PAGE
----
• Lars Christensen

The Checklist Manifesto by Atul Gawande~2 minute read


I finished this book in November 2021. I recommend this book 8/10.

When traveling, I often think how the pilots of a plane must be rolling their eyes when going over a takeoff checklist for the 1000th. Time—but I never want to be a passenger in an airplane where the pilots did not have that discipline. This is a classic book about how those types of checklists can solve complex situations in our lives.

I recently listened to a podcast where it was suggested that this book should be half the length—I disagree; I like the stories. I do wish that the book did spend a little more time on suggesting how you could approach creating your checklist, for that, Check out this site, my great friend Mary Anne shared https://www.process.st/checklist/

Get your copy of the book here.

My notes and thoughts:

  • "A lot of you are going to have to make decisions above your level. Make the best decision that you can with the information that's available to you at the time, and, above all, do the right thing."

  • This was the understanding people in the skyscraper-building industry had grasped. More remarkably, they had learned to codify that understanding into simple checklists. They had made the reliable management of complexity a routine. The routine requires balancing a number of virtues: freedom and discipline, craft and protocol, specialized ability, and group collaboration. And for checklists to help achieve that balance, they have to take two almost opposing forms. They supply a set of checks to ensure the stupid but critical stuff is not overlooked, and they supply another set of checks to ensure people talk and coordinate and accept responsibility while nonetheless being left the power to manage the nuances and unpredictabilities the best they know-how.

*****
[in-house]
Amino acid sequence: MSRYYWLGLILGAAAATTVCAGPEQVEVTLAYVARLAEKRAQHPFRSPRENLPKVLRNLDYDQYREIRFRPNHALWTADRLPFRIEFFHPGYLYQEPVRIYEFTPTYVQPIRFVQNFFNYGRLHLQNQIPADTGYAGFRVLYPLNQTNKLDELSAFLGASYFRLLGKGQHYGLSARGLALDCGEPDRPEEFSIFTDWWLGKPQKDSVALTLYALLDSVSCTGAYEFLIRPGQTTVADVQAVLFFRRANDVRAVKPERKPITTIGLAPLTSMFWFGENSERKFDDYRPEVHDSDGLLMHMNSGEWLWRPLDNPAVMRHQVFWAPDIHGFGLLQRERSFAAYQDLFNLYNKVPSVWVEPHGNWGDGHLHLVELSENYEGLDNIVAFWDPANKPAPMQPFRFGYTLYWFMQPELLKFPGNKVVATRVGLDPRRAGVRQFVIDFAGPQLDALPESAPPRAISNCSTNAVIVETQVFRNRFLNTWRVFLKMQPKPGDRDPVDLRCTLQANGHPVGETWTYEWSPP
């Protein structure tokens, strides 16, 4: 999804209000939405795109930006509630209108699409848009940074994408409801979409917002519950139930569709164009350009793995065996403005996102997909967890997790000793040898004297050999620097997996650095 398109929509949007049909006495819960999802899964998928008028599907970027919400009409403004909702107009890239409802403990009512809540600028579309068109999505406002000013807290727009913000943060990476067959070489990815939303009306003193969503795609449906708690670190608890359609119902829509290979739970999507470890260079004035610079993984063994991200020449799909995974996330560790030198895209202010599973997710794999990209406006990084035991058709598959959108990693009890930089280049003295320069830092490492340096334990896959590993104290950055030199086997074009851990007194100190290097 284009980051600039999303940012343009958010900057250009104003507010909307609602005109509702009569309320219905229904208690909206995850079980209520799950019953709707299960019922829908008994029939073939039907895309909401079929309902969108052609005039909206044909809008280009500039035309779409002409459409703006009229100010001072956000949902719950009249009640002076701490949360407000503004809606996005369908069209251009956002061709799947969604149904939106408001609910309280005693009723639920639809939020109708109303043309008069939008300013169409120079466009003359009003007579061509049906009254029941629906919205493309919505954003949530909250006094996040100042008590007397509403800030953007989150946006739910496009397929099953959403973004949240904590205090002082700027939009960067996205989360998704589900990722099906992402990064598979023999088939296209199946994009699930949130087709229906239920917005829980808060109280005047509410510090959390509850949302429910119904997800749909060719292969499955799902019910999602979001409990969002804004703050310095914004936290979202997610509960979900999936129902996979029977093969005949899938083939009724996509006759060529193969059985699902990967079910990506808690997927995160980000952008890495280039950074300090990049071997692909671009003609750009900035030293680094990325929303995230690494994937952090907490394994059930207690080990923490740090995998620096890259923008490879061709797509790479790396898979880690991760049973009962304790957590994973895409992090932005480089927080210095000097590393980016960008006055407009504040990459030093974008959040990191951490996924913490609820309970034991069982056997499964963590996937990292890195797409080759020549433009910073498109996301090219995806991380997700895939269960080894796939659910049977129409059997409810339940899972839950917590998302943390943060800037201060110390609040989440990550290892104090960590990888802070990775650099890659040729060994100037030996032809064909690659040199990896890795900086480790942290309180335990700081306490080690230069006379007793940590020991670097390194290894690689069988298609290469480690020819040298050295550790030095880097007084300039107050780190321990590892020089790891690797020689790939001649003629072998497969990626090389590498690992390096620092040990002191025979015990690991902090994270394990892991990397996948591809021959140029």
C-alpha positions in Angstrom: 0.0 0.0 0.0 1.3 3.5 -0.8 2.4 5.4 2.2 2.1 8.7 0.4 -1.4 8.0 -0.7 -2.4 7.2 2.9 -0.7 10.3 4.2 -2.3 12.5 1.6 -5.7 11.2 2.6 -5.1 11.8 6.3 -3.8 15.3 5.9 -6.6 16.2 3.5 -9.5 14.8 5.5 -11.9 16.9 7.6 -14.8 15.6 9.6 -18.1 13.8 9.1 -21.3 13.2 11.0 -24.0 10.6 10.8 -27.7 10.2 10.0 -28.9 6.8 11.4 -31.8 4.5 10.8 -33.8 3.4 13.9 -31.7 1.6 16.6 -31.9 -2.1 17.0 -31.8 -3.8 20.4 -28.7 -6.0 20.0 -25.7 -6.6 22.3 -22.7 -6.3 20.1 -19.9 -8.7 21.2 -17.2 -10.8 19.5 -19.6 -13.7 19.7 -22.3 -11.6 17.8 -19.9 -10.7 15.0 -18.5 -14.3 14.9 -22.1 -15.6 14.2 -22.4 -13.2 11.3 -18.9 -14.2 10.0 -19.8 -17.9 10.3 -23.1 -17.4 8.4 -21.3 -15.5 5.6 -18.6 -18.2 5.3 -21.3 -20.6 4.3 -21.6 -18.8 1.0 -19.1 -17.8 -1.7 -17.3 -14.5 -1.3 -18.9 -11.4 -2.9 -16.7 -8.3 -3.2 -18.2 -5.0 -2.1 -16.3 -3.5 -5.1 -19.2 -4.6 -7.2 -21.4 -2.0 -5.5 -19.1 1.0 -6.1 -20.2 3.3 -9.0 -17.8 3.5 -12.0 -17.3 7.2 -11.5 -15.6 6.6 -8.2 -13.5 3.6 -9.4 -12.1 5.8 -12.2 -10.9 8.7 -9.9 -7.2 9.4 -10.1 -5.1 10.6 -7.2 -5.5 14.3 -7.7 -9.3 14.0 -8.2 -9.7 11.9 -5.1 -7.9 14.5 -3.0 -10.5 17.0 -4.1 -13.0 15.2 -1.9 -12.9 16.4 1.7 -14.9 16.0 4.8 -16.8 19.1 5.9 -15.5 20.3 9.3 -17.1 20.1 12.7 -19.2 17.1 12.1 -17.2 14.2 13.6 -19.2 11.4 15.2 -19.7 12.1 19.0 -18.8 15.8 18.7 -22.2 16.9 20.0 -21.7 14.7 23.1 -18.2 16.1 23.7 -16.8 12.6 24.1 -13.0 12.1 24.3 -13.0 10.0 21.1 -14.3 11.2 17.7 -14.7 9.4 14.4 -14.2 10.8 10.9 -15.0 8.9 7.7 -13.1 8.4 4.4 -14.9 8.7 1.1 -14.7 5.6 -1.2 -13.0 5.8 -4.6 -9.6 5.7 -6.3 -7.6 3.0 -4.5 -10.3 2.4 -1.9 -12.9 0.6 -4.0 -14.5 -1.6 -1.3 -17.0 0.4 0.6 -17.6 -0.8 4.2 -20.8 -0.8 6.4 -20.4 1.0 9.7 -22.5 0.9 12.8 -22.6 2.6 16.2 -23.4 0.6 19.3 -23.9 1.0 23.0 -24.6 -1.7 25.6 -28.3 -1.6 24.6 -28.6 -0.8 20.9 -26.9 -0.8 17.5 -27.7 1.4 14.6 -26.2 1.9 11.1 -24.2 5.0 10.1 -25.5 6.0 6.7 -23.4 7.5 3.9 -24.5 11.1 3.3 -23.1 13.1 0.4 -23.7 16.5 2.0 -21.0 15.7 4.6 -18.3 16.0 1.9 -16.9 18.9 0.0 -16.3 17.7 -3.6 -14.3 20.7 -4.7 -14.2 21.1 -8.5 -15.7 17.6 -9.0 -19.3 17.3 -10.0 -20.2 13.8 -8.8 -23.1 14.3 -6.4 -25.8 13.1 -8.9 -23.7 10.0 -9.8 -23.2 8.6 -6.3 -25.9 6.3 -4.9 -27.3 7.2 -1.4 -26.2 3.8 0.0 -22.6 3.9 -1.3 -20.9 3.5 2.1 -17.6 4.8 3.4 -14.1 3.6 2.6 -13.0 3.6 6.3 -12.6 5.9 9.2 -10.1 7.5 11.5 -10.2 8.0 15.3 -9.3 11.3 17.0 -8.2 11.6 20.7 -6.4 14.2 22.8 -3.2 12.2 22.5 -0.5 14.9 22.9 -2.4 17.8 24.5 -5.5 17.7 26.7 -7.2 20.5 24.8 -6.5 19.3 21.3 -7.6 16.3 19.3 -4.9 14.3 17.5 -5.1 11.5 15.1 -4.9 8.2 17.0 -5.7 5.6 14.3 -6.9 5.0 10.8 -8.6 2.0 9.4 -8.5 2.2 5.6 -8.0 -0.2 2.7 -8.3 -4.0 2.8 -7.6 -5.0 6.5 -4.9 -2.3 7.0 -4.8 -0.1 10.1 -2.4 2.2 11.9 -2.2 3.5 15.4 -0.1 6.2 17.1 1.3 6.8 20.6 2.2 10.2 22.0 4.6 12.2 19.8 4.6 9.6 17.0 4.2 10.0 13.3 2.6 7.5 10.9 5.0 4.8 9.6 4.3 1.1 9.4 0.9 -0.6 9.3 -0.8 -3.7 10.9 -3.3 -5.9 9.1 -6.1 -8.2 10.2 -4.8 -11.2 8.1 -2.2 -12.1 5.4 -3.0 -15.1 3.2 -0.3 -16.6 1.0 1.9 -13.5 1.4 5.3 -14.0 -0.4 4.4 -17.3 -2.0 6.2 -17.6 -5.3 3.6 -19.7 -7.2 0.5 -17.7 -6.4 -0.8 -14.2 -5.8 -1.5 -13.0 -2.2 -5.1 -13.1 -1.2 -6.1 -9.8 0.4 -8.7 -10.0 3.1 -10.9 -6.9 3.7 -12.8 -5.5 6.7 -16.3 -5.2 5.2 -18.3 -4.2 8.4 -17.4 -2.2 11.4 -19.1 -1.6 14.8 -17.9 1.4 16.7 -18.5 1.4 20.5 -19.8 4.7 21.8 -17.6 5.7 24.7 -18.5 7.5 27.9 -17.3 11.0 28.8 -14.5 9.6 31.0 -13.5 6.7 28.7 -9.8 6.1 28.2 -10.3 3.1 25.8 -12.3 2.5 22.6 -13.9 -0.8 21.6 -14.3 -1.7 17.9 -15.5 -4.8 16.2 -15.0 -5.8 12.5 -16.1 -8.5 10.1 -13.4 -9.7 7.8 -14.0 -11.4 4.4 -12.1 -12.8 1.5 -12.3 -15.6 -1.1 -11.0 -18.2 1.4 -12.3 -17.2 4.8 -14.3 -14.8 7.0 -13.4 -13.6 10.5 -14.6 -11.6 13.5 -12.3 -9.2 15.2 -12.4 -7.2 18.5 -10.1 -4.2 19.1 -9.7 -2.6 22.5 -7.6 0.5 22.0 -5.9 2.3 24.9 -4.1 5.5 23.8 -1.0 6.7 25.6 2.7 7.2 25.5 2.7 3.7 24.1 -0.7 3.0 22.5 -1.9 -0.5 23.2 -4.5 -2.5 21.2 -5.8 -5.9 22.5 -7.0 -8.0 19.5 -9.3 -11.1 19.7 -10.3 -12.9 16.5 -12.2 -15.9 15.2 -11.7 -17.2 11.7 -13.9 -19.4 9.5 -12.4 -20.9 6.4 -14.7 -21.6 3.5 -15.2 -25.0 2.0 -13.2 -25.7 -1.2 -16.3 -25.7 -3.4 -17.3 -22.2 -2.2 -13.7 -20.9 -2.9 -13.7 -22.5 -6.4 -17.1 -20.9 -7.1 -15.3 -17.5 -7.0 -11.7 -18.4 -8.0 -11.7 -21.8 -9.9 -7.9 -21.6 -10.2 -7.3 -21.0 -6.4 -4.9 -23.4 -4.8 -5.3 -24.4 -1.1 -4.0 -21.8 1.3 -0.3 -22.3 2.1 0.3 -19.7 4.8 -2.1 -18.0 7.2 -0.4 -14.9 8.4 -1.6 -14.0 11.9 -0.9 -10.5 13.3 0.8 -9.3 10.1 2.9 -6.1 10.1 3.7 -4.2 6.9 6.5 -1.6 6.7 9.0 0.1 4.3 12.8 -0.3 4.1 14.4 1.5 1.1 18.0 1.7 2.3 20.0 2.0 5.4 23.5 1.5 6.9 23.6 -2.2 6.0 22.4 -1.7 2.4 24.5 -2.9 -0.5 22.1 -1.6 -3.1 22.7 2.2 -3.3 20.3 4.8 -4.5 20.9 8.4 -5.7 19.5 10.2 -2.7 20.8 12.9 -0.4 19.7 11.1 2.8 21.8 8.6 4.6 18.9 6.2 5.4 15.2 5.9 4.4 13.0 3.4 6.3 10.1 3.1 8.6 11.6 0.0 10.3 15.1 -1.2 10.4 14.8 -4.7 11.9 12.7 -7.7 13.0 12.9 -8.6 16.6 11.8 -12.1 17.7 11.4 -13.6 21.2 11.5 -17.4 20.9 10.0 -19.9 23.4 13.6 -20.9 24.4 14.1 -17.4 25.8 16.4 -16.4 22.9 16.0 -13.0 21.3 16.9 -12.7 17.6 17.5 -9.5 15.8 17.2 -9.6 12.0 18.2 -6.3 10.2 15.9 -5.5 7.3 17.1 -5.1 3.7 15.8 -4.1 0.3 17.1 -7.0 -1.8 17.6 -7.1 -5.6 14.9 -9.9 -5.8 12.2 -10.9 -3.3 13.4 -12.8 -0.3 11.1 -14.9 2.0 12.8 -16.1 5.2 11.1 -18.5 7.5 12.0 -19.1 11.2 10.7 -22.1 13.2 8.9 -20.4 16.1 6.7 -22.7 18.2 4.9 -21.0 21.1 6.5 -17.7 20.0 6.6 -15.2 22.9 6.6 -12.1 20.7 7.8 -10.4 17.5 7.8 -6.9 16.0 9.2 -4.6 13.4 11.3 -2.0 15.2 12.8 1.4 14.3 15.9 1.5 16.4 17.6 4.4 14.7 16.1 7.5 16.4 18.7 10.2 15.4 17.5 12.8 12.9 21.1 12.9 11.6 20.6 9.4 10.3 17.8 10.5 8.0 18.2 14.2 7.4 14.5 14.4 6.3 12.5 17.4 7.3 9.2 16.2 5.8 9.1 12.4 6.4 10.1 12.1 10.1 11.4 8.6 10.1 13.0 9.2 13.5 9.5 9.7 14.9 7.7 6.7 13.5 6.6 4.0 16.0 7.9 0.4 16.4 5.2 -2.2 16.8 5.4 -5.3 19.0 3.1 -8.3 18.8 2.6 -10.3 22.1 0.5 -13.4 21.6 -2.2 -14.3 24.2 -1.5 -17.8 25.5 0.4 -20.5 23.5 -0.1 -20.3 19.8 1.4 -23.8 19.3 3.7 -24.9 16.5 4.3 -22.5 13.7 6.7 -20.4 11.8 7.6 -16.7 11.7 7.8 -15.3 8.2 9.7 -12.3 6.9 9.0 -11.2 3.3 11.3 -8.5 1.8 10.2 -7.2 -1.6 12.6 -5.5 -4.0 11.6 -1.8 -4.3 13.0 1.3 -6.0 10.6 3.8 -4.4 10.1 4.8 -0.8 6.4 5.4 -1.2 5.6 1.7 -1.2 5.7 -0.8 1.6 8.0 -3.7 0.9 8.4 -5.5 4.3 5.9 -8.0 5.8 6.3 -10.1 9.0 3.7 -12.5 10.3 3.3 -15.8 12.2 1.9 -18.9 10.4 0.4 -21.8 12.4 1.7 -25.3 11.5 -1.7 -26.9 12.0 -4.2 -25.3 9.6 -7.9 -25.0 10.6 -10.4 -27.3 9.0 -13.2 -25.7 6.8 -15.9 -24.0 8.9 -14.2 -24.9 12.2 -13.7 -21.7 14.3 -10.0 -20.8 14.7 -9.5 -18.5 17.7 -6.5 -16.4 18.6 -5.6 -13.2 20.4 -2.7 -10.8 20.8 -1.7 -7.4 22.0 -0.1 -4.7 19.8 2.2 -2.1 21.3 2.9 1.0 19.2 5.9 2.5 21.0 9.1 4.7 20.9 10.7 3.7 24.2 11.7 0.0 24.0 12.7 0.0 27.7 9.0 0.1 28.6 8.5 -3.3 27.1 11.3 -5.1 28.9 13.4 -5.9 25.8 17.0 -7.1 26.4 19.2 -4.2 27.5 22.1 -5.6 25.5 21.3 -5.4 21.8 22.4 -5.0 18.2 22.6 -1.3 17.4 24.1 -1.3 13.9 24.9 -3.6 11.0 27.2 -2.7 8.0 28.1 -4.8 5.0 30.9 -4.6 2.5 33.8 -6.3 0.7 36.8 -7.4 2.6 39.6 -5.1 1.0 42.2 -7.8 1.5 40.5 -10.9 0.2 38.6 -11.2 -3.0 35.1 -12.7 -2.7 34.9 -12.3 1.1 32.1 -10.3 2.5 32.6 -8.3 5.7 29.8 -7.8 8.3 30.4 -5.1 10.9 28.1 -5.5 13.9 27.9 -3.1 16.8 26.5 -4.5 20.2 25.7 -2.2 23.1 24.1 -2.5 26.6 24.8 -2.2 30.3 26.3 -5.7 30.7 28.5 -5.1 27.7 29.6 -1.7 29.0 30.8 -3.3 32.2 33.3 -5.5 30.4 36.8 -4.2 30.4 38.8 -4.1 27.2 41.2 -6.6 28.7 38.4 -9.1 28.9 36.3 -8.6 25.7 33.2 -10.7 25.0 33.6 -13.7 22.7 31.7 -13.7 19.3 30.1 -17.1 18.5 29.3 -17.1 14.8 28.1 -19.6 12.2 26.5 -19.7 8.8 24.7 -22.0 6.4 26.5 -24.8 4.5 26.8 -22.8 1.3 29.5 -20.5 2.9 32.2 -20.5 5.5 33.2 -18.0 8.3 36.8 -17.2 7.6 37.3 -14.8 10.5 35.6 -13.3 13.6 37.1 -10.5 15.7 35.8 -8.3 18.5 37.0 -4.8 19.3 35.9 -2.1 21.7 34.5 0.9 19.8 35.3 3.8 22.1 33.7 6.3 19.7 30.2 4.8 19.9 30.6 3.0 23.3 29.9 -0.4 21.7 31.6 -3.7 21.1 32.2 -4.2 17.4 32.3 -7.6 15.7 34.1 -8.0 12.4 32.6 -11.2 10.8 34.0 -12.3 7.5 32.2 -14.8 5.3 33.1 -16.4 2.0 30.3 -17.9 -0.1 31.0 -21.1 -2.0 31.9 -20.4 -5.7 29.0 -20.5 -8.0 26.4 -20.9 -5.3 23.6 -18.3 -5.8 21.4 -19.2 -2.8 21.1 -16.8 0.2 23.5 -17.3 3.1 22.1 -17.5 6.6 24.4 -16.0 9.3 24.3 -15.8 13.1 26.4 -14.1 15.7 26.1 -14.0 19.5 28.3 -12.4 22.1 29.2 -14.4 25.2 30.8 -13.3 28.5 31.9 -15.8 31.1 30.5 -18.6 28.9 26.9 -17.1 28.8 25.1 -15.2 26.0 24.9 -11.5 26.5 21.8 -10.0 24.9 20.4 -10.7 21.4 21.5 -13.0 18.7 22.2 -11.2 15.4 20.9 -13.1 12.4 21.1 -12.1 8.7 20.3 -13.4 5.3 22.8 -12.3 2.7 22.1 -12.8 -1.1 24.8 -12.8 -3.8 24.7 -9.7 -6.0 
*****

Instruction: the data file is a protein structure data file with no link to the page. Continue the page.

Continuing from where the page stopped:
• He designed a little metal tent stenciled with the phrase Cleared for takeoff and arranged for it to be placed in the surgical instrument kit. The metal tent was six inches long, just long enough to cover a scalpel, and the nurses were asked to set it over the scalpel when laying out the instruments before a case. This served as a reminder to run the checklist before making the incision. Just as important, it also made clear that the surgeon could not start the operation until the nurse gave the okay and removed the tent, a subtle cultural shift. Even a modest checklist had the effect of distributing power.

  • Checklist for the checklist:

  • Do you have clear, concise objectives for your checklist?

  • A critical safety step and in great danger of being missed?

  • Not adequately checked by other mechanisms?

  • Actionable, with a specific response required for each item?

  • Designed to be read aloud as a verbal check?

  • One that can be affected by the use of a checklist?

  • Have you considered:

  • Adding items that will improve communication among team members?

  • Involving all members of the team in the checklist creation process?

  • Does the checklist:

  • Utilize natural breaks in the workflow (pause points)?

  • Use simple sentence structure and basic language?

  • Have a title that reflects its objectives?

  • Have a simple, uncluttered and logical format?

  • Fit on one page?

  • Minimize the use of color?

  • Is the font:

  • Sans serif?

  • Upper and lower case text?

  • Large enough to be read easily?

  • Dark on a light background?

  • Are there fewer than 10 items per pause point?

  • Is the date of creation or revision clearly marked?

  • Have you:

  • Trialed the checklist with front-line users (either in a real or simulated situation)?

  • Modified the checklist in response to repeated trials?

  • Does the checklist

  • Fit the flow of work?

  • Detect errors at a time where they can still be corrected?

  • Can the checklist be completed in a reasonably brief period of time?

  • Have you made plans for future review and revision of the checklist?

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